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The answer that bank chiefs can’t bring themselves to contemplate

If banks can’t increase their return on equity through the markets, they might have to look more closely at components of their cost base, chiefly compensation.

Of course banking still works for some people. The vexed subject of executive pay once again hit the headlines last month amid reports that HSBC’s remuneration committee is discussing with shareholders cutting the maximum payable to the chief executive from £15 million at present to £12 million ($19 .2 million) in future. At the same time, it emerged that Brady Dougan’s 2010 compensation fell to SFr12.8 million ($14 million) for 2010, down from SFr19.2 million in 2009, as the bank’s reported net profit fell by 24%.

Sympathy is scarce for chief executives even when their pay is trimmed, if their banks are producing returns on equity not much above the cost of equity, or below it. At least Credit Suisse reported a 14% return on equity for 2010, above the consensus estimate for European banks’ cost of equity of 11%. HSBC reported 9.5%, and that ranks it among the better performers.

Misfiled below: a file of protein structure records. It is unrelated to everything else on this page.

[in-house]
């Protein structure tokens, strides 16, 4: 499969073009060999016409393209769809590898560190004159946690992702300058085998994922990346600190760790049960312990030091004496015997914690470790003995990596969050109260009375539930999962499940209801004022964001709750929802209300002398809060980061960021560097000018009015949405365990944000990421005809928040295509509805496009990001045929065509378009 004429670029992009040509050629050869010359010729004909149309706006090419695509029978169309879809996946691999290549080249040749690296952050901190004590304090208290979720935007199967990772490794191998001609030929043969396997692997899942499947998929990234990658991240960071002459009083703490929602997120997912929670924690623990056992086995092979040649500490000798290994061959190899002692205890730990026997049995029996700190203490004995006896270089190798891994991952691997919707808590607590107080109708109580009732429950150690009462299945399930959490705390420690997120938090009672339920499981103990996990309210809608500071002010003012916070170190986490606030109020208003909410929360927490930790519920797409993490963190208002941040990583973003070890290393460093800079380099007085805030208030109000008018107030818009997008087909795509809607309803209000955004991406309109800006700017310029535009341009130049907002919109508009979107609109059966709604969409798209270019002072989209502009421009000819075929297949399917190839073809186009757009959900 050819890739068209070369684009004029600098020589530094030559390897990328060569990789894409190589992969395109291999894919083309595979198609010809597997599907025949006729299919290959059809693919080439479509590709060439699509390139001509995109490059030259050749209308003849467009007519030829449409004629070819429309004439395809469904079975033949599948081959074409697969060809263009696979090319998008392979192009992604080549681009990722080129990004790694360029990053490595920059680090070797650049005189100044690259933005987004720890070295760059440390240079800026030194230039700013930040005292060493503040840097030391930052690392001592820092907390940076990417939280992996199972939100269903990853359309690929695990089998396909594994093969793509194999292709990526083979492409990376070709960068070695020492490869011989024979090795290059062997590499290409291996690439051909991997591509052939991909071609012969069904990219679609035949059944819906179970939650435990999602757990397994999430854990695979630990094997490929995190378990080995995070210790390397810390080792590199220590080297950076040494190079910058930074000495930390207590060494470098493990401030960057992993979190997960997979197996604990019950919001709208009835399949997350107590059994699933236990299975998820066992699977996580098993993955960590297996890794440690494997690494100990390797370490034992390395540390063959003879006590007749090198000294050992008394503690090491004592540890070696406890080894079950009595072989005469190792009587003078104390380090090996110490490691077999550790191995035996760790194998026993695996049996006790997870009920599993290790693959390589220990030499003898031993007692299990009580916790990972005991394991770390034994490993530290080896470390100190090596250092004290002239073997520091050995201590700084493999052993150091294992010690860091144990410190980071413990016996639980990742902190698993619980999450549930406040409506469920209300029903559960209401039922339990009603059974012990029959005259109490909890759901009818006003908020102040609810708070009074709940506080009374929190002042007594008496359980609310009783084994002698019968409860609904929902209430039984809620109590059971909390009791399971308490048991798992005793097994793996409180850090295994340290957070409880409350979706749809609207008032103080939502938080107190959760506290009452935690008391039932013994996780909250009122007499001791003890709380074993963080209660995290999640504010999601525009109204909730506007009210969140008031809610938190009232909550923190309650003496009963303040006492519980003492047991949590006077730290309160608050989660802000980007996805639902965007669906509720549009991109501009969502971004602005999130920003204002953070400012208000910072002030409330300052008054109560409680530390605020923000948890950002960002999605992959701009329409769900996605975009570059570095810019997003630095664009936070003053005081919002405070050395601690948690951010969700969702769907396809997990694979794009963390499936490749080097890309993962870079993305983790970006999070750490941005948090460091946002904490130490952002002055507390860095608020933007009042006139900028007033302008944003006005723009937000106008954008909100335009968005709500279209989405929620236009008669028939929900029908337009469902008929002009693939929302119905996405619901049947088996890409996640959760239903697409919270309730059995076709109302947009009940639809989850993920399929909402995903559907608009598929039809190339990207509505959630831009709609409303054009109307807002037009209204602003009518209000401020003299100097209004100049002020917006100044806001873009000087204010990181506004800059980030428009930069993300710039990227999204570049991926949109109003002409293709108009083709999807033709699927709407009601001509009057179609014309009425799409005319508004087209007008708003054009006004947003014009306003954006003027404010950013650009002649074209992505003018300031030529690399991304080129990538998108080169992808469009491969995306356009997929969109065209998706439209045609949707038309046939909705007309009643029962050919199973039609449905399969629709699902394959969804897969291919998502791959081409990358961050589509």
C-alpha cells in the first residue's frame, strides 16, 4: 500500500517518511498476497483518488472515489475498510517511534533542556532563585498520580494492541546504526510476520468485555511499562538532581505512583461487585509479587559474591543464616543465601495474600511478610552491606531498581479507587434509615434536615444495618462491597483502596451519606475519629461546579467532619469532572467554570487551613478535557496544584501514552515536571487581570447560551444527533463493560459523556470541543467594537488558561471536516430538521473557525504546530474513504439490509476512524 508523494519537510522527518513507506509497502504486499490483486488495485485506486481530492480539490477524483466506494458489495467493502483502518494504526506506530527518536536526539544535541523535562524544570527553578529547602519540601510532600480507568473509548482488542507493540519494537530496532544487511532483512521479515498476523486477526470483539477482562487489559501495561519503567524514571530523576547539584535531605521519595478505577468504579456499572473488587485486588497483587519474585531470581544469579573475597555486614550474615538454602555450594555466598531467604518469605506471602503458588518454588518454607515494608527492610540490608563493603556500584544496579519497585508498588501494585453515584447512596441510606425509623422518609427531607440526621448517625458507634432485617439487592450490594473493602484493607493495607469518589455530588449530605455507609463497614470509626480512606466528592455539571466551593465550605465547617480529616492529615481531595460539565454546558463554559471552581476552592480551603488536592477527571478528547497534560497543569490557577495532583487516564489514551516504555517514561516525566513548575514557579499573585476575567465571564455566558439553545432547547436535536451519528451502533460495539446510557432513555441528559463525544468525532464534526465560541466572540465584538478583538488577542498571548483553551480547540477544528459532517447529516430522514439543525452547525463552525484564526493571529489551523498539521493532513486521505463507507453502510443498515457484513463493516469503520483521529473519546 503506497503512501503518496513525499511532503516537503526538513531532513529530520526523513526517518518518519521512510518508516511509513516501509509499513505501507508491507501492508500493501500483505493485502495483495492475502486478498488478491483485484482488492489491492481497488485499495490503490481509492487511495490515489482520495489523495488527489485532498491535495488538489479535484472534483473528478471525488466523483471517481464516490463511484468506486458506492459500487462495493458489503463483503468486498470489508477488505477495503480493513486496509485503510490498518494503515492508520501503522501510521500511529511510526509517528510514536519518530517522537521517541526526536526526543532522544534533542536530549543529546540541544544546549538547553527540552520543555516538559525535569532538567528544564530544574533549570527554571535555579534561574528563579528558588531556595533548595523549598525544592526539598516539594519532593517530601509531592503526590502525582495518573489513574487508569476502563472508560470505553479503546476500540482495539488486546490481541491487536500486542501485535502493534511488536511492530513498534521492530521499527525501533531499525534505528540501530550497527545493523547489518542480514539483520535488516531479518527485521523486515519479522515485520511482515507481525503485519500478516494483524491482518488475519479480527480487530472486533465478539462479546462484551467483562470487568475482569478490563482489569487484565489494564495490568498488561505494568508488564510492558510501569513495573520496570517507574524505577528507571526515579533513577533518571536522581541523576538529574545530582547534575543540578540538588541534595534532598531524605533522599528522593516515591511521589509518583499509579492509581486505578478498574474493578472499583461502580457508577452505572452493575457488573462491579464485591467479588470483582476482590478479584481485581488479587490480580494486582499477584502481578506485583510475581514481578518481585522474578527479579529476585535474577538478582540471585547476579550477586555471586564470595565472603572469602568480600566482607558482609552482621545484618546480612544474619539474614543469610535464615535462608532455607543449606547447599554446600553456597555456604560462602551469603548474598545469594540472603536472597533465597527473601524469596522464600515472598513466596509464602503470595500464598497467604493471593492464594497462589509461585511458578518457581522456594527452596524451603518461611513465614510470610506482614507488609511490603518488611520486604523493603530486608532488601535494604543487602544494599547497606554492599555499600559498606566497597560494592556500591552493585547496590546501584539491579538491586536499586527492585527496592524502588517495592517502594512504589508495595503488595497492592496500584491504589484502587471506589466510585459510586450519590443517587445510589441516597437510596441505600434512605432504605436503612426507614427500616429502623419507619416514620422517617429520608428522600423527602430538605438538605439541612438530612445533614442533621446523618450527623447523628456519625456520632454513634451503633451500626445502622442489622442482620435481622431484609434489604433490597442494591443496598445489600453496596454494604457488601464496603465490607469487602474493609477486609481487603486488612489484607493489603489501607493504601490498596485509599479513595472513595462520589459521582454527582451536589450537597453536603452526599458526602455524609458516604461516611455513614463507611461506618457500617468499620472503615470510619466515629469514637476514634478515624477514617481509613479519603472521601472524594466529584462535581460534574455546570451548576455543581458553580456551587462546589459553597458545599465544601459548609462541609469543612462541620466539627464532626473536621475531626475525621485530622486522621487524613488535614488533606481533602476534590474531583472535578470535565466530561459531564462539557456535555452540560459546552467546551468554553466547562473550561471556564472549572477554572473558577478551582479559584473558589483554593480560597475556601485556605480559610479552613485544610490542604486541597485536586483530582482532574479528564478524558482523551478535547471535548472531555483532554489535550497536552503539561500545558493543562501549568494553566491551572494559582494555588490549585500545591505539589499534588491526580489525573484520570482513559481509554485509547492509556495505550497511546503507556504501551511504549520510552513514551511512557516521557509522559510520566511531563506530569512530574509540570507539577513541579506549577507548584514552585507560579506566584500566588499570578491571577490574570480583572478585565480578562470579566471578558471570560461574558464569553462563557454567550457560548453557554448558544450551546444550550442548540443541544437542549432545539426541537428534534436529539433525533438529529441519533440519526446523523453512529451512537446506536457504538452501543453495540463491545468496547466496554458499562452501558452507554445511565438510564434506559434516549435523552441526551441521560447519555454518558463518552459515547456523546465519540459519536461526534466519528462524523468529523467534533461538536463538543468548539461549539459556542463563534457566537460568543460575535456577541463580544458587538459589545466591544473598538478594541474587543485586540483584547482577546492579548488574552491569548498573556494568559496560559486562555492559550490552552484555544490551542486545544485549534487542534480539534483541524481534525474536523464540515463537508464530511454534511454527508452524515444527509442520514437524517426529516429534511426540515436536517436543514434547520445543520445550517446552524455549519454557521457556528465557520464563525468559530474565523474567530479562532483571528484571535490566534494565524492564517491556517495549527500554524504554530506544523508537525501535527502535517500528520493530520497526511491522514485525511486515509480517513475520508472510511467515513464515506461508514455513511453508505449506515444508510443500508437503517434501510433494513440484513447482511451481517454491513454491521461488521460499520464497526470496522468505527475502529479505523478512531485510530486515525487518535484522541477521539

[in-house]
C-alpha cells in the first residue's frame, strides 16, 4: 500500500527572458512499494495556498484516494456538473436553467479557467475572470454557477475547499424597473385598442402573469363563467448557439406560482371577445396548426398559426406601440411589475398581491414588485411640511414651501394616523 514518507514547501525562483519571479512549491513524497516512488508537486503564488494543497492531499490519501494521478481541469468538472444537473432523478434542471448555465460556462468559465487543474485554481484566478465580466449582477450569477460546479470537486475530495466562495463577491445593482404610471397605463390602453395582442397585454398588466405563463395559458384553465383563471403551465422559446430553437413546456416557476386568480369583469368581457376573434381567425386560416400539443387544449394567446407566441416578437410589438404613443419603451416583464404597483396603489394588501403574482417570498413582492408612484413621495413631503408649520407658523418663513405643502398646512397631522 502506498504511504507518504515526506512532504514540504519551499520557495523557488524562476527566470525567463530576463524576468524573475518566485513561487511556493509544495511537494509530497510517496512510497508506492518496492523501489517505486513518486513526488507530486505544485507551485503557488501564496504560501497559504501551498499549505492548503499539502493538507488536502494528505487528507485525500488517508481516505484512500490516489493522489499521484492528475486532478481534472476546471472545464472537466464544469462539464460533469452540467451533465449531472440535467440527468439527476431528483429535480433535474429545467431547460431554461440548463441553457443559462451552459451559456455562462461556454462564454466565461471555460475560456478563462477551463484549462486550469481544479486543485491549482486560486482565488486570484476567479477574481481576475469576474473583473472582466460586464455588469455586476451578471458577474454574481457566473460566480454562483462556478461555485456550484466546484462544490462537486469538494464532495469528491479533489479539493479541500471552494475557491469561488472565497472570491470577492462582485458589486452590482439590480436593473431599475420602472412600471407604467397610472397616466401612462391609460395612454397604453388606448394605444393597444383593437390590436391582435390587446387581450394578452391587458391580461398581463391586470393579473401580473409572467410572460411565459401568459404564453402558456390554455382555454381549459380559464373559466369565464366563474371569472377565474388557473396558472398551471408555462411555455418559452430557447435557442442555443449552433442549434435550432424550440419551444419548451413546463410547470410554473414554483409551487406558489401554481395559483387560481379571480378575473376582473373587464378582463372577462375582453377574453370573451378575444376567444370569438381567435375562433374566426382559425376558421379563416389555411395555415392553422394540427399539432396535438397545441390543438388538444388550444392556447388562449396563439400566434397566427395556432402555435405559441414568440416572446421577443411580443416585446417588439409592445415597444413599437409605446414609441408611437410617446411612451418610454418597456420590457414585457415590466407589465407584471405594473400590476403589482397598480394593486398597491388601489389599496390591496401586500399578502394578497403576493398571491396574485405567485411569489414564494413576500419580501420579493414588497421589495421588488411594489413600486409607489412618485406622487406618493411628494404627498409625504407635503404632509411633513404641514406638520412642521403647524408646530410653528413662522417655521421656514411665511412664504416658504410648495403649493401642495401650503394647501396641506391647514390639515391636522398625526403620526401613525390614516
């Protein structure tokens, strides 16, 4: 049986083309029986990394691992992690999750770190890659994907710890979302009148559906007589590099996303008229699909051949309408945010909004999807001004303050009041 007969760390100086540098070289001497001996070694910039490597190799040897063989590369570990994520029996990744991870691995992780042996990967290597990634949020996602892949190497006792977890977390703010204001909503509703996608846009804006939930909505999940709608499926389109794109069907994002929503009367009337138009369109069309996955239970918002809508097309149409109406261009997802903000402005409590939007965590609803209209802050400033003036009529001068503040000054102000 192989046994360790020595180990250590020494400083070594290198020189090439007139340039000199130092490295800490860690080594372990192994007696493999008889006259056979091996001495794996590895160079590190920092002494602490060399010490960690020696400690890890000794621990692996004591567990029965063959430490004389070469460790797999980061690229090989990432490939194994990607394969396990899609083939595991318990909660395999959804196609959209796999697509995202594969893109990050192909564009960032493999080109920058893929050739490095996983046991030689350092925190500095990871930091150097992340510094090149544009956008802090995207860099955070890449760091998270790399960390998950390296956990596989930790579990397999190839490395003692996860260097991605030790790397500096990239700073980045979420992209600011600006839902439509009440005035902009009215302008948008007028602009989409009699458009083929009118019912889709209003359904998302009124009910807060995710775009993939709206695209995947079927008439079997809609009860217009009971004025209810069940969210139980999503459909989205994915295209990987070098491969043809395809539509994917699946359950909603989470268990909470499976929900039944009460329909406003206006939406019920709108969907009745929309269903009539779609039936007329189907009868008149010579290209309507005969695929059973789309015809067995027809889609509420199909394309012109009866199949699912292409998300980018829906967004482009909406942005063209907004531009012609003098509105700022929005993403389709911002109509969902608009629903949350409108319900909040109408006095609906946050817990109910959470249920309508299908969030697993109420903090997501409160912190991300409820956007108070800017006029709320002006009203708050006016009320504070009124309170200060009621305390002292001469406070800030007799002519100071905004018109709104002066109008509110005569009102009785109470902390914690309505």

Politicians and voters are still seething at top bankers’ pay as austerity budgets hit home. Regulators too have pointed out that banks wishing to bolster their capital could do so by retaining more of their earnings if they didn’t pay themselves so much. If banking is to become an industry of moderate but stable returns – which is what regulators want – that suggests a limited variation in returns to be derived from the exceptional talent of management and employees.

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